Ramesh et al. [1] in this issue characterized active ingredients and biological action of leaf extracts of two plants, namely, C. crista and C. asiatica widely used to treat brain related diseases in India. The authors attribute their neuroprotective function to anti-oxidant and anti-inflammatory activities due to the presence of high level of gallic and ferulic acid in their leaf extract. The anti-inflammatory activity was achieved by their ability to inhibit 5-lipoxygenase in the brain. They had previously reported inhibition of amyloid fibril formation and dis-aggregation of the pre-formed fibrils by C. crista.[6],[7] It is generally accepted that the primary pathology in AD involves oxidative stress, chronic inflammation and amyloid aggregation along with other secondary pathologies including genome damage and repair failure. Thus the study not only provides a proof-of-principle for AD prevention/therapy which would require a combination of anti-oxidant, anti-inflammatory and anti-amyloidogenic activity. While more extensive in-cell studies and reliable clinical data are required to take these forward to drug discovery, the study is in the right direction toward such an overarching effort with an emphasis on search for novel natural products that has multi-target directed ligands such as anti-amyloidogenic, antioxidant and anti-inflammatory molecules. This is necessary to combat multi-factorial pathology in AD and I believe, could revive their utilization and pave the way for discovery of new drug candidates for yet untreatable brain diseases.

 
   References Top

1.Ramesh BN, Girish TK, Raghavendra RH, Naidu KA, Prasada Rao UJS, Rao KS. Comparative study on anti-oxidant and anti-inflammatory activities of Caesalpinia crista and Centella asiatica leaf extracts. J Pharma Bioall Sci 2014;6:86-91.  Back to cited text no. 1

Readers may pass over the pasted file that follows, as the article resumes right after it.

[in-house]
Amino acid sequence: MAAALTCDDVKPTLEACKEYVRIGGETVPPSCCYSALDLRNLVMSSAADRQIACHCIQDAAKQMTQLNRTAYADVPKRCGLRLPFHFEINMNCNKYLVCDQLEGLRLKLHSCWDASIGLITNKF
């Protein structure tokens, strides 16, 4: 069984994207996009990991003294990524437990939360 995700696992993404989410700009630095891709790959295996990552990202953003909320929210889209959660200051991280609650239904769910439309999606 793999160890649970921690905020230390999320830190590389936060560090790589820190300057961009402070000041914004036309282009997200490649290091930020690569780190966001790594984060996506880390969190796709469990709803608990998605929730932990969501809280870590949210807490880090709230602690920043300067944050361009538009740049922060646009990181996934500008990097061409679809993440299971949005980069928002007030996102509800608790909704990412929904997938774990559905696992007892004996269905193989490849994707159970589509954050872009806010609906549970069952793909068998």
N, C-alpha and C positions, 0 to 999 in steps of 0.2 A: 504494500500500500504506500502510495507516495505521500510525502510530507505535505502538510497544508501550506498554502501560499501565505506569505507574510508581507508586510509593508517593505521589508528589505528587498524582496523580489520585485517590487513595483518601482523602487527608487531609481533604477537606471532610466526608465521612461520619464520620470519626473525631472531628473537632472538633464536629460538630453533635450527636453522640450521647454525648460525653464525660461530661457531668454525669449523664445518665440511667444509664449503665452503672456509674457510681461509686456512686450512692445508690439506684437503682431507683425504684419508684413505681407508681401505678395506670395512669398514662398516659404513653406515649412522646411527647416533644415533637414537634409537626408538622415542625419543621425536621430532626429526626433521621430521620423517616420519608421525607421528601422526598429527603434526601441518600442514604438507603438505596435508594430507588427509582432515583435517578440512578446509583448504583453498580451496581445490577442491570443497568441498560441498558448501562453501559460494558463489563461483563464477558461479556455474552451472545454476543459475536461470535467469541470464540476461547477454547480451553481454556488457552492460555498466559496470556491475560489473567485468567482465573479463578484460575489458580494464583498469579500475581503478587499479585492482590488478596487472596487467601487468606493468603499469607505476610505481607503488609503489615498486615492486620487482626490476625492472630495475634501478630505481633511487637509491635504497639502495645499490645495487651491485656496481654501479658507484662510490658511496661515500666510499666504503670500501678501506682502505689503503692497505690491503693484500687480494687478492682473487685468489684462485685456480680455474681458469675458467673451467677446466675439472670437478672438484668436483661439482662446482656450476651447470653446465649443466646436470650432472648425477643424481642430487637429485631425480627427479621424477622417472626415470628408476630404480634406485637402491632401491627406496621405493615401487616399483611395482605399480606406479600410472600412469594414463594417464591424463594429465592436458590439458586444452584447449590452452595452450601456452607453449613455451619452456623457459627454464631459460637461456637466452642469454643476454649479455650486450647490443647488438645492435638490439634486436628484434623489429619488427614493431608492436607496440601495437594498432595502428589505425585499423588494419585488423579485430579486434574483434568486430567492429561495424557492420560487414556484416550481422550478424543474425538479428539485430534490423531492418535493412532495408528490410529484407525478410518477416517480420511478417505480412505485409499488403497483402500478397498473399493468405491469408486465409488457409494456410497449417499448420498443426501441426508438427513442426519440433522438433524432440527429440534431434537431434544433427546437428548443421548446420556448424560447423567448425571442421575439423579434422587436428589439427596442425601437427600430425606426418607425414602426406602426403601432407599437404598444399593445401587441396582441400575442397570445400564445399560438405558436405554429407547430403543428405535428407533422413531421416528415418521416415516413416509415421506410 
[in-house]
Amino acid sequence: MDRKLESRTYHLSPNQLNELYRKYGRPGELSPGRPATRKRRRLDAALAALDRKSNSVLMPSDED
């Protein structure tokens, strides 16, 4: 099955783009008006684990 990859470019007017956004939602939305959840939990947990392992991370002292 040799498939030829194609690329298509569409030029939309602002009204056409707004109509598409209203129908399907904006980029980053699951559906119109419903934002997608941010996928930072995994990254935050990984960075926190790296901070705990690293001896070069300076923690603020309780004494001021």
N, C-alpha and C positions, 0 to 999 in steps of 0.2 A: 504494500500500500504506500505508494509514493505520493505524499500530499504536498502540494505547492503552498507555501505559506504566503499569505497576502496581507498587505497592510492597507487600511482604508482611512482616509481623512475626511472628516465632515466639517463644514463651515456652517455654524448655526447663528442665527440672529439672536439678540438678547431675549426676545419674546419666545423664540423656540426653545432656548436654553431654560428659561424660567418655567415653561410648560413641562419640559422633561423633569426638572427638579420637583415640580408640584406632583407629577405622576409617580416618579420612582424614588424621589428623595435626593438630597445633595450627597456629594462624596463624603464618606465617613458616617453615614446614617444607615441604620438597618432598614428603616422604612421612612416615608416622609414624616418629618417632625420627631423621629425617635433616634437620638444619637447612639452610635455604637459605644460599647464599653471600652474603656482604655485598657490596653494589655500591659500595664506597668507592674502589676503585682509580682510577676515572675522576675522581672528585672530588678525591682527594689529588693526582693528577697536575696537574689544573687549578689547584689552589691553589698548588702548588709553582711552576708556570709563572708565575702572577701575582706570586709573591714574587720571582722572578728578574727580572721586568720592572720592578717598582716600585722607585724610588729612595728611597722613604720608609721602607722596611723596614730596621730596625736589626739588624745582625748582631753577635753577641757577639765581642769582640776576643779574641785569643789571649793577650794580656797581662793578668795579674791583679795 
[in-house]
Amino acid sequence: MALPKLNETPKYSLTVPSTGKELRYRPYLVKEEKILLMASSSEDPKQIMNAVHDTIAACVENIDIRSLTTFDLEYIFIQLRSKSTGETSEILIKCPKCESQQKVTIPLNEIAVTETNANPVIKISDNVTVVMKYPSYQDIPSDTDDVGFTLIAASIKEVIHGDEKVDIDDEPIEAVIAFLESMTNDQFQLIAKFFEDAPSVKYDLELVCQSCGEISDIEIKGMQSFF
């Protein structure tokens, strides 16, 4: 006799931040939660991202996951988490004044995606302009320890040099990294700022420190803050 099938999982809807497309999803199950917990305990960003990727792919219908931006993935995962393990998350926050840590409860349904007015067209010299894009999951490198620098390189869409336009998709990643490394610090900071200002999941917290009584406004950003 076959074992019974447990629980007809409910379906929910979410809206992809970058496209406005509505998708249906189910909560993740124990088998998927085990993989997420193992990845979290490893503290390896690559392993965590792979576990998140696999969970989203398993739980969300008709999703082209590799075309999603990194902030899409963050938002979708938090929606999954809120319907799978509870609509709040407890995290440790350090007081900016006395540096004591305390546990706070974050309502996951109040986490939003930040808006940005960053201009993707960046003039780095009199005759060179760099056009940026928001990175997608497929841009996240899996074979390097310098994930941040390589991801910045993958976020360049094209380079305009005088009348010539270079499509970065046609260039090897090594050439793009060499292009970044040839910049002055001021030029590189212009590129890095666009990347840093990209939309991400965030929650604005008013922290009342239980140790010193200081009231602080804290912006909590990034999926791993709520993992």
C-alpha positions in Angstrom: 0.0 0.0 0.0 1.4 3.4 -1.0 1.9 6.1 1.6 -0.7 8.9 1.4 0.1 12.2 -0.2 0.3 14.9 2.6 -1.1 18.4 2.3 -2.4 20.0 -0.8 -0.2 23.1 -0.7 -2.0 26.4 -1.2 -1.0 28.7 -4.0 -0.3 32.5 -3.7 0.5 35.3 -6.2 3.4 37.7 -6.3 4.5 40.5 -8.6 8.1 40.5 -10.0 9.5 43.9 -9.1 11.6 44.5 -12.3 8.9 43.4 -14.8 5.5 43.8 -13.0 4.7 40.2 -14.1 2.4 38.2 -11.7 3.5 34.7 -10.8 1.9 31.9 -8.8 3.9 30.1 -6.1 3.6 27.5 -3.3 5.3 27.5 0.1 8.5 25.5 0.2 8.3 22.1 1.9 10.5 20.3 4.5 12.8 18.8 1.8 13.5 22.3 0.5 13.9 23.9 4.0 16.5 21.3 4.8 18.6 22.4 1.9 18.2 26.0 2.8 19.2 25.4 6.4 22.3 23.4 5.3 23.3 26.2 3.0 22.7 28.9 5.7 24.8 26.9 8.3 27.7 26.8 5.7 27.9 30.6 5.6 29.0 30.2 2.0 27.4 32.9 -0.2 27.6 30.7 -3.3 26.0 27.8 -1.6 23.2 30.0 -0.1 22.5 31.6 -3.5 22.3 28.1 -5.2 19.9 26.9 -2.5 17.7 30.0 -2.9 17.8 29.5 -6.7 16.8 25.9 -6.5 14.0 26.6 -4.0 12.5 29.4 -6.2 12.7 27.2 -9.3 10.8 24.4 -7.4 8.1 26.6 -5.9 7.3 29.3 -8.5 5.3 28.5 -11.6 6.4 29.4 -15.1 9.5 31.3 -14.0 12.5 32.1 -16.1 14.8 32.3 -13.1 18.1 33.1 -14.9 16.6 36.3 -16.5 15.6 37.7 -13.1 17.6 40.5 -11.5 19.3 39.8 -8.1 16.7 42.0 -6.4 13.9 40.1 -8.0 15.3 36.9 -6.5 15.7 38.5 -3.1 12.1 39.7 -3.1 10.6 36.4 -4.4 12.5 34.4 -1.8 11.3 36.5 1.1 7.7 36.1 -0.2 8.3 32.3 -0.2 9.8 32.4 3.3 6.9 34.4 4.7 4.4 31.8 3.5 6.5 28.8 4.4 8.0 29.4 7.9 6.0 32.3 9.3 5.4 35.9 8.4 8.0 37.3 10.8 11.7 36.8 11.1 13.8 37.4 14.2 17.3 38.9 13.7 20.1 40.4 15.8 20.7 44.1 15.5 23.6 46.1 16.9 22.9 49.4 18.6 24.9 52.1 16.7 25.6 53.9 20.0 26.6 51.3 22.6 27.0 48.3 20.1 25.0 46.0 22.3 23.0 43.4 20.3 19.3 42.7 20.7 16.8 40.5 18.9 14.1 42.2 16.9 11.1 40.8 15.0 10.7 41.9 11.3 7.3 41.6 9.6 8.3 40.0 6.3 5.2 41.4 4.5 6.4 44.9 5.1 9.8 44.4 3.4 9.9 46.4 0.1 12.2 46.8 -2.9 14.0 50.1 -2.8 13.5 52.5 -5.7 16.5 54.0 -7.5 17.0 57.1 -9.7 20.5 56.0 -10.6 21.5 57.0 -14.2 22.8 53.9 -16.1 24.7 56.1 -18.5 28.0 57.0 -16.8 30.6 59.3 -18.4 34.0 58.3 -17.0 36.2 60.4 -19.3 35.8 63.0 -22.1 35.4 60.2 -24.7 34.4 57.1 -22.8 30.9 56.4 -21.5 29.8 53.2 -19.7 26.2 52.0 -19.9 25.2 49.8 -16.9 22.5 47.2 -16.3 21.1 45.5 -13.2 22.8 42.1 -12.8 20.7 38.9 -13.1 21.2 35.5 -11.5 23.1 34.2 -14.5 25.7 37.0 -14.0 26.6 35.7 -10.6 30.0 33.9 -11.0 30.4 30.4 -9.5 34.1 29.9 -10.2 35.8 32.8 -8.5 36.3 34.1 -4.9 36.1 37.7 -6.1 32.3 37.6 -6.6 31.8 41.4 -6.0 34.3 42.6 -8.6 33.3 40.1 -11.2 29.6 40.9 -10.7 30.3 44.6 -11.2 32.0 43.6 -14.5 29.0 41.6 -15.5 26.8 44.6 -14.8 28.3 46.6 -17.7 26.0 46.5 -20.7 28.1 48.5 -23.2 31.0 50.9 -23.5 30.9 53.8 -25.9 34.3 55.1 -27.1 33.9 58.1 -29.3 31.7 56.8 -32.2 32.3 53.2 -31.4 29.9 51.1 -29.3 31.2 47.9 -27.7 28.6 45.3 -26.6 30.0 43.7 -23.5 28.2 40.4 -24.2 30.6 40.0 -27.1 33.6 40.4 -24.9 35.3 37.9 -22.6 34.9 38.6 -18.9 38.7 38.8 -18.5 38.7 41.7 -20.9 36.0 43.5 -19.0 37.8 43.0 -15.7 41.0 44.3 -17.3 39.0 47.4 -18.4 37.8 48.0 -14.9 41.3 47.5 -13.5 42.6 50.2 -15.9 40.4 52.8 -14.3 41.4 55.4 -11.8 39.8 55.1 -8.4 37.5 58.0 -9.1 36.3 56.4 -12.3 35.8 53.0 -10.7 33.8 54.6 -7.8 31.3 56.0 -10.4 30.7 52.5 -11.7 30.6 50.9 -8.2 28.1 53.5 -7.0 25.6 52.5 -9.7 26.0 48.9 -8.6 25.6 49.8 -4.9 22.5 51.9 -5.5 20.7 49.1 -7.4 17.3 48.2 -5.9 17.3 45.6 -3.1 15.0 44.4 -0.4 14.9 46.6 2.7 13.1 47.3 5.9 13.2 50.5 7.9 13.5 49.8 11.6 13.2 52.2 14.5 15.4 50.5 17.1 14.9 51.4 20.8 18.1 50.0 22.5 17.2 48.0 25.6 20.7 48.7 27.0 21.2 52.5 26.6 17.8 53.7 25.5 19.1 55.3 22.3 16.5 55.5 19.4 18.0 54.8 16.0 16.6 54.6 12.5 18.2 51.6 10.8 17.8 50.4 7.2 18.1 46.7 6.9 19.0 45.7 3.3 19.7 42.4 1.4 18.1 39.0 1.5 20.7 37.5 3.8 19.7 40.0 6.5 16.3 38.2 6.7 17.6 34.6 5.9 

2.Russo P, Frustaci A, Del Bufalo A, Fini M, Cesario A. Multitarget drugs of plants origin acting on Alzheimer's disease. Curr Med Chem 2013;20:1686-93.  Back to cited text no. 2
    
3.da Rocha MD, Viegas FP, Campos HC, Nicastro PC, Fossaluzza PC, Fraga CA, et al. The role of natural products in the discovery of new drug candidates for the treatment of neurodegenerative disorders II: Alzheimer's disease. CNS Neurol Disord Drug Targets 2011;10:251-70.  Back to cited text no. 3
    
4.Hegde ML, Hegde PM, Holthauzen LM, Hazra TK, Rao KS, Mitra S. Specific Inhibition of NEIL-initiated repair of oxidized base damage in human genome by copper and iron: Potential etiological linkage to neurodegenerative diseases. J Biol Chem 2010;285:28812-25.  Back to cited text no. 4
    
5.Hegde ML, Hegde PM, Rao KS, Mitra S. Oxidative genome damage and its repair in neurodegenerative diseases: Function of transition metals as a double-edged sword. J Alzheimers Dis 2011;24 Suppl 2:183-98.  Back to cited text no. 5
    
6.Ramesh BN, Indi SS, Rao KS. Anti-amyloidogenic property of leaf aqueous extract of Caesalpinia crista. Neurosci Lett 2010;475:110-4.  Back to cited text no. 6
    
7.Ramesh BN, Indi SS, Rao KS. Studies to understand the effect of Centella asiatica on Aβ (42) aggregation in vitro. Curr Trend Biotech Pharm 2010;4:716-24.  Back to cited text no. 7